Our study had several limitations. The participants were a convenience sample of pregnant women recruited from health facilities and therefore may not be representative of the entire population. The data were obtained by questionnaire without independent confirmation of the IAP or tobacco smoke exposures. However, the reported exposures are consistent with previous reports of non-pregnant women from similar low income areas in the countries studied. The strengths of the study included the focus on pregnant women, the inclusion of a broad range of countries from different regions utilizing the same questionnaire, the large number of subjects per site, and the extensive interviewer training with the questions being read aloud to each woman. Furthermore, we believe it was important that the questionnaire focused on both cooking fuels as well as second-hand tobacco smoke exposure as components of poor quality indoor air. To date, most studies on IAP and on second-hand tobacco smoke exposure have examined these issues separately.
In summary, the results of this study indicate that exposure to IAP from the use of poor quality fuels and indoor cooking with poor ventilation is extremely common in a number of low income countries and is likely exacerbated by exposure to second-hand tobacco smoke. Other studies confirm that adverse pregnancy outcomes are increased by these exposures. While this was an observational study on exposures, it seems likely that programs focusing on the improvement of indoor air quality by reducing exposure to both second-hand tobacco smoke and to poor quality cooking fuels will have a great effect. Further research should determine how indoor air quality can be improved and the effect that such measures may have on improving maternal and child health outcomes.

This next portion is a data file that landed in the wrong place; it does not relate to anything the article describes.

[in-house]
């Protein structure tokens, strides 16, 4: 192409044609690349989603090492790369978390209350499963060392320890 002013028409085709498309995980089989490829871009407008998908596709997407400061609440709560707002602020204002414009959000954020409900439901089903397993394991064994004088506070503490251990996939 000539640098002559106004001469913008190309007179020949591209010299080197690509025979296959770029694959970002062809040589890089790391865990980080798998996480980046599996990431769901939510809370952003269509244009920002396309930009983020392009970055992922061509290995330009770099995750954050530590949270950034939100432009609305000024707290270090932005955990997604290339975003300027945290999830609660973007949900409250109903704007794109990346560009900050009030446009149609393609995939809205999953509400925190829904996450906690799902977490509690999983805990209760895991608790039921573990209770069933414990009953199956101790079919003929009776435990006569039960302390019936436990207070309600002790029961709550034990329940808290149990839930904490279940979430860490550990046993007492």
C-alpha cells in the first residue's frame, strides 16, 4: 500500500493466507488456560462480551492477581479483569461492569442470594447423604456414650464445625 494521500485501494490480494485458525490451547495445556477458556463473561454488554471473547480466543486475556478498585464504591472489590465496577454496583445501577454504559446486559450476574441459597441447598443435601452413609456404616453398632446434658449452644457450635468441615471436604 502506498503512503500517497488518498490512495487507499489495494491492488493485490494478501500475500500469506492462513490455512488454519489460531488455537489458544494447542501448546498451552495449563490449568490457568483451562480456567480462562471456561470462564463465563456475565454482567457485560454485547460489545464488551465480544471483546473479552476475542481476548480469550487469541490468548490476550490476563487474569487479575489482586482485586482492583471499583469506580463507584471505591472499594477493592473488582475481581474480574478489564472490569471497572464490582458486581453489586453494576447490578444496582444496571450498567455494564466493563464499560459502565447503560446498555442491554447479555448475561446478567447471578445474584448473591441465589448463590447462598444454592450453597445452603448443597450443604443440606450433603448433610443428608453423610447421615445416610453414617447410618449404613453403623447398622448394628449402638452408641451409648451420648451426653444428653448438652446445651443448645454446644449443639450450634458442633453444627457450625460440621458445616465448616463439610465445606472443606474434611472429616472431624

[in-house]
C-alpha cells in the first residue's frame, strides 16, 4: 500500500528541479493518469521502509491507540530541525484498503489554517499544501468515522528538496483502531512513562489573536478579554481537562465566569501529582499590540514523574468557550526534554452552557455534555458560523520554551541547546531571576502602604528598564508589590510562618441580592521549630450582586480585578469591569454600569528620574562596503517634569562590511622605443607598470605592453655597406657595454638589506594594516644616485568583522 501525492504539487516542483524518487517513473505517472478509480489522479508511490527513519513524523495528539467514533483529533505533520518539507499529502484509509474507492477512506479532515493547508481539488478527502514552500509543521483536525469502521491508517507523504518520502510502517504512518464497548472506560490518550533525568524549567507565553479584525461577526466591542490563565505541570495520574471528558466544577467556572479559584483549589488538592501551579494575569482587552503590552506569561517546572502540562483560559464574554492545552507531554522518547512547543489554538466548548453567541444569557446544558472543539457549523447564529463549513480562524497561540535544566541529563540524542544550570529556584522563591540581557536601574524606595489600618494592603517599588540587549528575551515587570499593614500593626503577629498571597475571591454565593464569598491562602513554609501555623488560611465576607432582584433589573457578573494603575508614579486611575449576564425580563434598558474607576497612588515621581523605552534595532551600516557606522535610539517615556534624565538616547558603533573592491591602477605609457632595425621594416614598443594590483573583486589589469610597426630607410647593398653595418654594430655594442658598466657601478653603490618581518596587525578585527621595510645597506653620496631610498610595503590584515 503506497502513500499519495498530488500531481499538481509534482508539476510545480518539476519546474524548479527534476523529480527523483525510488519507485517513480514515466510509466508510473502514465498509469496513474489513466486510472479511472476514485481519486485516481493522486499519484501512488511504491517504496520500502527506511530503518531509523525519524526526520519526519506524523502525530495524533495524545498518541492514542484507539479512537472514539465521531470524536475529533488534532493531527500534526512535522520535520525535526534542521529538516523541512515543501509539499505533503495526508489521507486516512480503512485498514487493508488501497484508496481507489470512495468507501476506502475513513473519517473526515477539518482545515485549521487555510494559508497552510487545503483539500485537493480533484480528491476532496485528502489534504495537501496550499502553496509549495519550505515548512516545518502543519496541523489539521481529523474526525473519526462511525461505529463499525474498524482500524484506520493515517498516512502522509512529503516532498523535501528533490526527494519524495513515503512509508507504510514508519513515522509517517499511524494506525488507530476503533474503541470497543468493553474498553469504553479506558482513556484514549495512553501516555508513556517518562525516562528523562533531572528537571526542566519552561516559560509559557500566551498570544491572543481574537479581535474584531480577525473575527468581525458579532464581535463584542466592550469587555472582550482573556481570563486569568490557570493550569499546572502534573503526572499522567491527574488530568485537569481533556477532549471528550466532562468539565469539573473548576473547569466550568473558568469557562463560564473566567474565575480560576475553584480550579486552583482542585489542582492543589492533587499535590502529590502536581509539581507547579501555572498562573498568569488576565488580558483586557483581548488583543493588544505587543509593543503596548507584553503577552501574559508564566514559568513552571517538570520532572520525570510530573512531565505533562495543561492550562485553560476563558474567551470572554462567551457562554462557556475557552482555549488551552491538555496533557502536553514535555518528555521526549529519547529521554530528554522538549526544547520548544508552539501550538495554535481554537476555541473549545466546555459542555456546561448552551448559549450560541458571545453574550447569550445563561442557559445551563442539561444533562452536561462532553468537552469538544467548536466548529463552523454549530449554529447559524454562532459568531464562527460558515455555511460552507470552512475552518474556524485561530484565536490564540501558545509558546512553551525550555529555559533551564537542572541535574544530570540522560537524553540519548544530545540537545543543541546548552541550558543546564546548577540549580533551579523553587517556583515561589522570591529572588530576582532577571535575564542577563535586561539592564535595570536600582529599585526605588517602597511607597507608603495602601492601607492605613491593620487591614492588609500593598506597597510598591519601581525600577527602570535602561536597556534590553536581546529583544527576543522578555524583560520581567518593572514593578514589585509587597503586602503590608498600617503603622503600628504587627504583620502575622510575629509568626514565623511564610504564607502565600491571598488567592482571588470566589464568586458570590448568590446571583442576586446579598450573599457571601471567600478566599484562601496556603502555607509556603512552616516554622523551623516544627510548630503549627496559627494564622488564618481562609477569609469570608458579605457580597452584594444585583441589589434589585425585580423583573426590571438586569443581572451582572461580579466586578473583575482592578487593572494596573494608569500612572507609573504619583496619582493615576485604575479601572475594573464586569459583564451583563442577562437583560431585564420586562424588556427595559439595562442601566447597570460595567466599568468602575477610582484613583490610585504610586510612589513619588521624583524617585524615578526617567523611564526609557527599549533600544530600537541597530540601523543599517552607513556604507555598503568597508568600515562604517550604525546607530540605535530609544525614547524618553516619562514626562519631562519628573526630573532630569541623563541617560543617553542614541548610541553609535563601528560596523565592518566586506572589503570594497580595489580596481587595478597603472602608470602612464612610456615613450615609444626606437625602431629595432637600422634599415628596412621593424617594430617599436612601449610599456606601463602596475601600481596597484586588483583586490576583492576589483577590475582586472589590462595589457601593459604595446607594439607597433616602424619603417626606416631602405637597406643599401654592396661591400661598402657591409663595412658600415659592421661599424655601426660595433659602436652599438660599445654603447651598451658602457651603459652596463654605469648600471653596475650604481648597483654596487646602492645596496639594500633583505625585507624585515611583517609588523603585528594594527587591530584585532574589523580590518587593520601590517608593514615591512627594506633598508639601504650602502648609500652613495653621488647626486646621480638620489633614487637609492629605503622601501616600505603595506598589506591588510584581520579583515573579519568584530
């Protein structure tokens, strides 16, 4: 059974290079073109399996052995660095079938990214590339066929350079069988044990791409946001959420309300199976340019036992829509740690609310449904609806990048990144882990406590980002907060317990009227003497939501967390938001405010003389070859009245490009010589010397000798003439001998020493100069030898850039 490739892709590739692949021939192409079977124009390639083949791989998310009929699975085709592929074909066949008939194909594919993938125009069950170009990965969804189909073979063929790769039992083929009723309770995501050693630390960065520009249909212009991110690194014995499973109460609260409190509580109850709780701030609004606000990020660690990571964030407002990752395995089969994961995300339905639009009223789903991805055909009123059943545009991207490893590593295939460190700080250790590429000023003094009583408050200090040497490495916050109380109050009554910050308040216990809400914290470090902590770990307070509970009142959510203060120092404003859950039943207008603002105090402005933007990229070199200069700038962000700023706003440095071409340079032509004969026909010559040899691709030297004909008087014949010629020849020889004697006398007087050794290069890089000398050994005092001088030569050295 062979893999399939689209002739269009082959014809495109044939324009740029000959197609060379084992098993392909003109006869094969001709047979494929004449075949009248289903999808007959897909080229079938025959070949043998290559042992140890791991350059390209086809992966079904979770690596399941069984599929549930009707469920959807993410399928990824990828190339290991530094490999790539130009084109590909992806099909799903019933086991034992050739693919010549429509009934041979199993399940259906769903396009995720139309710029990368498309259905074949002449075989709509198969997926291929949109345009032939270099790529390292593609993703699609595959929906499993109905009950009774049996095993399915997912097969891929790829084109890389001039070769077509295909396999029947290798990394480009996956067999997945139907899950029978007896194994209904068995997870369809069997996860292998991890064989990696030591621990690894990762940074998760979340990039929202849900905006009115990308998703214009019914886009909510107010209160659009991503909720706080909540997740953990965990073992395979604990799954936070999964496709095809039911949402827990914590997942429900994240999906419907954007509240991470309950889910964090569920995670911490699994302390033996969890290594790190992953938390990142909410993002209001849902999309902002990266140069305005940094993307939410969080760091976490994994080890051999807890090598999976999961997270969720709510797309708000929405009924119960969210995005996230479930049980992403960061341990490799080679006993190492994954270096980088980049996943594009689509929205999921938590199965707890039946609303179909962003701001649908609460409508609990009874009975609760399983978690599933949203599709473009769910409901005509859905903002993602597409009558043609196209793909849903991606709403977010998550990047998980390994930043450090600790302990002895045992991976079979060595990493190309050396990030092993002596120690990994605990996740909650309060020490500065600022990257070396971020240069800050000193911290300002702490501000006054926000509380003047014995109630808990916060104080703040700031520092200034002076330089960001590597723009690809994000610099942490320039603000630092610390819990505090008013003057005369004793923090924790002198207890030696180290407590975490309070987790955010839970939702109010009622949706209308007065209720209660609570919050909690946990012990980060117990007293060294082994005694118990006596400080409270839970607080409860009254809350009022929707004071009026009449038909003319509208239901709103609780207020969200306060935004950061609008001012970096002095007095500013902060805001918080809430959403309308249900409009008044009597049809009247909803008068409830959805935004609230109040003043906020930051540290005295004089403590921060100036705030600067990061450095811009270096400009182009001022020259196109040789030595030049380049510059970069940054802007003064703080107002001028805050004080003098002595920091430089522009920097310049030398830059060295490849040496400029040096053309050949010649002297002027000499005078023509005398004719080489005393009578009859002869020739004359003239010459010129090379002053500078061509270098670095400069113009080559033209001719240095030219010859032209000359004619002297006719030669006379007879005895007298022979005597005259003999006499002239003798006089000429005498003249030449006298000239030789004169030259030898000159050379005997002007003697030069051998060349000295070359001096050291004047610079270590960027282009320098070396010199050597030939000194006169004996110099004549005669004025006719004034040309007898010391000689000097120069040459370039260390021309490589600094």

This study was funded by grants from the U.S. Eunice Shriver National Institute of Child Health and Human Development and the U.S. National Cancer Institute.
*Global Network Tobacco Study Group: Argentina – Fernando Althabe and Jose M. Belizan (Institute for Clinical Effectiveness and Health Policy); Democratic Republic of Congo – Antoinette Tshefu (Kinshasa School of Public Health); Guatemala – Ana Garces (San Carlos University); India – Sailajanandan Parida (Sriramchandra Bhanja Medical College); Shivaprasad S. Goudar and Bhalchandra S. Kodkany (Jawaharlal Nehru Medical College); Pakistan – Omrana Pasha (Aga Khan University); Zambia – Elwyn Chomba (University of Zambia); USA – Jeffrey Murray (University of Iowa); Waldemar A. Carlo (University of Alabama at Birmingham); Nancy Krebs and Michael Hambidge (University of Colorado); Robert L. Goldenberg (Drexel University); Pinaki Panigrahi (University of Maryland Baltimore); Richard J. Derman (University of Missouri, Kansas City); Carl Bose (University of North Carolina at Chapel Hill); Pierre Buekens (Tulane School of Public Health and Tropical Medicine); Joseph Spinnato (University of Cincinnati); Linda L. Wright (Eunice Kennedy Shriver National Institute of Child Health and Human Development); Elizabeth M. McClure, Norman Goco, Janet Moore, Jutta Thornberry, and Ty Hartwell (Research Triangle Institute).
Disclosure of interest: There are no conflicts of interests.